Tuesday, 6 November 2012

When procurement strategy meets drugs war

I've discussed suppliers holding buyers to ransom as a result of the financial crisis (for example Comet and Lotus) but I never thought I would discuss pharmaceutical suppliers holding cancer victims within a country to ransom. Yet that is exactly what is happening as state run hospitals in Greece are deprived of bowel cancer drugs by German pharmaceutical company, Merck.  Of course Merck have a justification in that the pharmaceutical industry are owed £1.4bn by Greece and there is an hint of corruption about how the Greeks have resold previously supplied drugs.

On the other hand we also know that the pharmaceutical companies have a history of harvesting excessive profits and are not without questionable morals.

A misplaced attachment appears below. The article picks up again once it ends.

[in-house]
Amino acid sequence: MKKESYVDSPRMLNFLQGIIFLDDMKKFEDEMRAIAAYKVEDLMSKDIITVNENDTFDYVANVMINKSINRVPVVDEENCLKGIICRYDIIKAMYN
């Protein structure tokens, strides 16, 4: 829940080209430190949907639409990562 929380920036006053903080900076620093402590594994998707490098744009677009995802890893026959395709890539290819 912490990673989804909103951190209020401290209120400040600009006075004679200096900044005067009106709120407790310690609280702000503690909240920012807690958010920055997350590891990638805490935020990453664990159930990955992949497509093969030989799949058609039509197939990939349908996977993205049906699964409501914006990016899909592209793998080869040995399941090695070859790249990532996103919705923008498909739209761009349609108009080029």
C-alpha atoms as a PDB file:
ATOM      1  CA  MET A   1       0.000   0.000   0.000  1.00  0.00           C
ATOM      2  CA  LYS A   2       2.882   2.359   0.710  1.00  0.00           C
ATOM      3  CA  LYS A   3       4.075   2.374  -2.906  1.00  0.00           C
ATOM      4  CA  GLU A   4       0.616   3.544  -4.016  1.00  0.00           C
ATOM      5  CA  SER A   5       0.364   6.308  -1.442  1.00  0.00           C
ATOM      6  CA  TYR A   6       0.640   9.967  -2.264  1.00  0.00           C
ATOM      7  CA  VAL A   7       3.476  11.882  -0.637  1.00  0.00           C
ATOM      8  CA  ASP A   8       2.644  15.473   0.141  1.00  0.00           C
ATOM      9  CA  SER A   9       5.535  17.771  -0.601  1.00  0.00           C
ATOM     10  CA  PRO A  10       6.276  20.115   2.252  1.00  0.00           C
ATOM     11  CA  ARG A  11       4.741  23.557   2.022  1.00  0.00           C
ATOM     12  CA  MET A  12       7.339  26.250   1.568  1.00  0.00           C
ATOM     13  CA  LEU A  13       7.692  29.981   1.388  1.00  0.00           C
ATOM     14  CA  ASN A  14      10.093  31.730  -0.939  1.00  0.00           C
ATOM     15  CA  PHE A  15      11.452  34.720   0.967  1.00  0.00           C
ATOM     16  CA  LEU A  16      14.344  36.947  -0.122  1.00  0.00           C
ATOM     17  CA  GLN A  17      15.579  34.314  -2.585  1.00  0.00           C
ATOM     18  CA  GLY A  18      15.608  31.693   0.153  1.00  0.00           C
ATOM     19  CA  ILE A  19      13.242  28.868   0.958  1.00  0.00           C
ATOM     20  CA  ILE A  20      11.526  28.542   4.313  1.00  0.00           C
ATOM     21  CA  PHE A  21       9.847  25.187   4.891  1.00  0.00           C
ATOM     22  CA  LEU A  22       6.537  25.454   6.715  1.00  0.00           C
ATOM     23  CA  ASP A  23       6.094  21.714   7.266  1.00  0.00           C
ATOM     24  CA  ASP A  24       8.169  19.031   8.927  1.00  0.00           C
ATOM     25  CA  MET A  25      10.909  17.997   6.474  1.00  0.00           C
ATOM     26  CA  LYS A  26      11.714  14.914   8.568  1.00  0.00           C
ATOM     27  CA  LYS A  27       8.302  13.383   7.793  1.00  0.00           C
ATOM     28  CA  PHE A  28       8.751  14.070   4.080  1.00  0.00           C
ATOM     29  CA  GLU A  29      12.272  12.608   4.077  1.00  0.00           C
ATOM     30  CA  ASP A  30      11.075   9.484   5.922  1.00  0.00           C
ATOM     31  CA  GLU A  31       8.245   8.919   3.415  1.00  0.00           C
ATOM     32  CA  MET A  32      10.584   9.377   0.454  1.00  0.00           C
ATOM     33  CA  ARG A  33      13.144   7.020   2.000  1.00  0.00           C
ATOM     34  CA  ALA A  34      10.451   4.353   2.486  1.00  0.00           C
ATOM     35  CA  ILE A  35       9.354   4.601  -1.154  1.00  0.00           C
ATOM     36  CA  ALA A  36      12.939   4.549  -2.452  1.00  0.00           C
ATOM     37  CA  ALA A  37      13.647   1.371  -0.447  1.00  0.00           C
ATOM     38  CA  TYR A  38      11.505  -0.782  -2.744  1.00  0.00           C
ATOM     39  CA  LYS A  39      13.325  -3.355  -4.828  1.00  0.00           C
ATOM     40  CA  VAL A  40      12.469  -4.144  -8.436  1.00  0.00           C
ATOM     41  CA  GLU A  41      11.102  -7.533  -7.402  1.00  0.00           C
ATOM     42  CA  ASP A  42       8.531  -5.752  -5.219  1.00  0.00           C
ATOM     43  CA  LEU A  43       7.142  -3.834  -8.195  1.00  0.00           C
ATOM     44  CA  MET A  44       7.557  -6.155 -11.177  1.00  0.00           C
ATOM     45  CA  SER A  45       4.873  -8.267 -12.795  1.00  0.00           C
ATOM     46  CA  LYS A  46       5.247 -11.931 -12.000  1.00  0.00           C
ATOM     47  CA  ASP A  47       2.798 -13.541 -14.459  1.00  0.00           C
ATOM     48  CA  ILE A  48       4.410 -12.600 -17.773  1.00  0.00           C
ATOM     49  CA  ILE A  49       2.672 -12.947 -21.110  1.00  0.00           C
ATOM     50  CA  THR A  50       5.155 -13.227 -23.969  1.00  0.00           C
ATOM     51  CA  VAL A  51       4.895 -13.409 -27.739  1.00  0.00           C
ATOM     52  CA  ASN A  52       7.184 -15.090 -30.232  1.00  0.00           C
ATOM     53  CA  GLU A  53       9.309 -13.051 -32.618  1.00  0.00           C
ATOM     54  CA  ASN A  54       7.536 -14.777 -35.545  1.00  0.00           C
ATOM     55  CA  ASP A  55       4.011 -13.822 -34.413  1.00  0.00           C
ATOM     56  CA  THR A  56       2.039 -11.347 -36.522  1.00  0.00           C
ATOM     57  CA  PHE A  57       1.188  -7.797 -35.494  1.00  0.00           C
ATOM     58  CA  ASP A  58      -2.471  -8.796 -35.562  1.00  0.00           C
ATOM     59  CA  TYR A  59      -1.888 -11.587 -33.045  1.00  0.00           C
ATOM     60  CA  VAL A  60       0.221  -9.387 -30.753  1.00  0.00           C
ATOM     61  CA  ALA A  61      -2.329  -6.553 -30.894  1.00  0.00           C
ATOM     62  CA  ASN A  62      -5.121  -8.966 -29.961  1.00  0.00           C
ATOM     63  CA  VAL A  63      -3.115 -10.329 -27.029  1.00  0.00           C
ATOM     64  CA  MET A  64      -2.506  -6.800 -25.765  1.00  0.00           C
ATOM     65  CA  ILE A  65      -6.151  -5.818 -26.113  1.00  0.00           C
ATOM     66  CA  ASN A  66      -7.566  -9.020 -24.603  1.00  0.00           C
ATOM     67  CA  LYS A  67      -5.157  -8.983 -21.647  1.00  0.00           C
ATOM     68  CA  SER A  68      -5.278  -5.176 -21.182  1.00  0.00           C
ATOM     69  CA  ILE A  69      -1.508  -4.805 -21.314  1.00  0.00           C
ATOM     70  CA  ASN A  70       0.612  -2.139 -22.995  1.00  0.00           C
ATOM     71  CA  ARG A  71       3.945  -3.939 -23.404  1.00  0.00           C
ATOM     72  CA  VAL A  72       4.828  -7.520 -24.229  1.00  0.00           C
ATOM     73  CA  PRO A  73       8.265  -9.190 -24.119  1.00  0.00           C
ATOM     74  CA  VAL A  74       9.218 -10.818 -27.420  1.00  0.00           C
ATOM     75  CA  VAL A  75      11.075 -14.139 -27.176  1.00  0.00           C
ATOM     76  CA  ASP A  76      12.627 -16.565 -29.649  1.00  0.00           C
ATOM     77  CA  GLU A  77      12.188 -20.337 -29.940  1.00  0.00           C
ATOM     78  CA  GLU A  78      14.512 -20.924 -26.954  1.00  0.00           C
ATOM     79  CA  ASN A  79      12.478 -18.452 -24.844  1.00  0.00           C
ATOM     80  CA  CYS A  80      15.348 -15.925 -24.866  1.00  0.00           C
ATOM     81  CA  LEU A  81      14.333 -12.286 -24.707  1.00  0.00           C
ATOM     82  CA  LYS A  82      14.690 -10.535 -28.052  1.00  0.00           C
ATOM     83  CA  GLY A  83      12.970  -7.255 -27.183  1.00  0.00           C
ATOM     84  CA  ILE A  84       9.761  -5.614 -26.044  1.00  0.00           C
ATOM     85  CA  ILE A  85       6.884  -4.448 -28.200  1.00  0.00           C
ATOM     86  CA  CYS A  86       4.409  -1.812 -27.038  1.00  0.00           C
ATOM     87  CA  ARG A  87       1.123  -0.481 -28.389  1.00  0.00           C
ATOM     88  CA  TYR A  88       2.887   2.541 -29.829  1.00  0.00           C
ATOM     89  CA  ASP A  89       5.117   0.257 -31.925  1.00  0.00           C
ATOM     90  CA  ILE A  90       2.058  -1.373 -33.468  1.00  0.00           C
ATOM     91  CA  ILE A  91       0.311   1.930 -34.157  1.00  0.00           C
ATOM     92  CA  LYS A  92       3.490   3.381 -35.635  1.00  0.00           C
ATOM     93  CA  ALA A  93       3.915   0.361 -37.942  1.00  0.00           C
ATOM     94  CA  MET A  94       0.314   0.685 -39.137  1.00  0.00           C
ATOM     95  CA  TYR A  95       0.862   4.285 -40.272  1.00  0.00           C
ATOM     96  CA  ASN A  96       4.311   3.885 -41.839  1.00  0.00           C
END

But will this lead to an increase in health tourism and Greek patients travelling to other EU countries for treatment?  Will that merely displace costs from one country to another and have a detrimental impact on the health delivery in those countries?  Equally, will the EU have to pick up additional costs as patients who may otherwise have been treated have require more expensive support?

The personal price to patients and families just couldn't be calculated and whole life costs take on a much more literal meaning.

This is really high-level European Procurement Strategy and a much more worthy topic of debate than whether or not Channel #5 is dangerous.  An innovative response is required and the leverage of all European country health budgets brought to bear before lives are lost unnecessarily.

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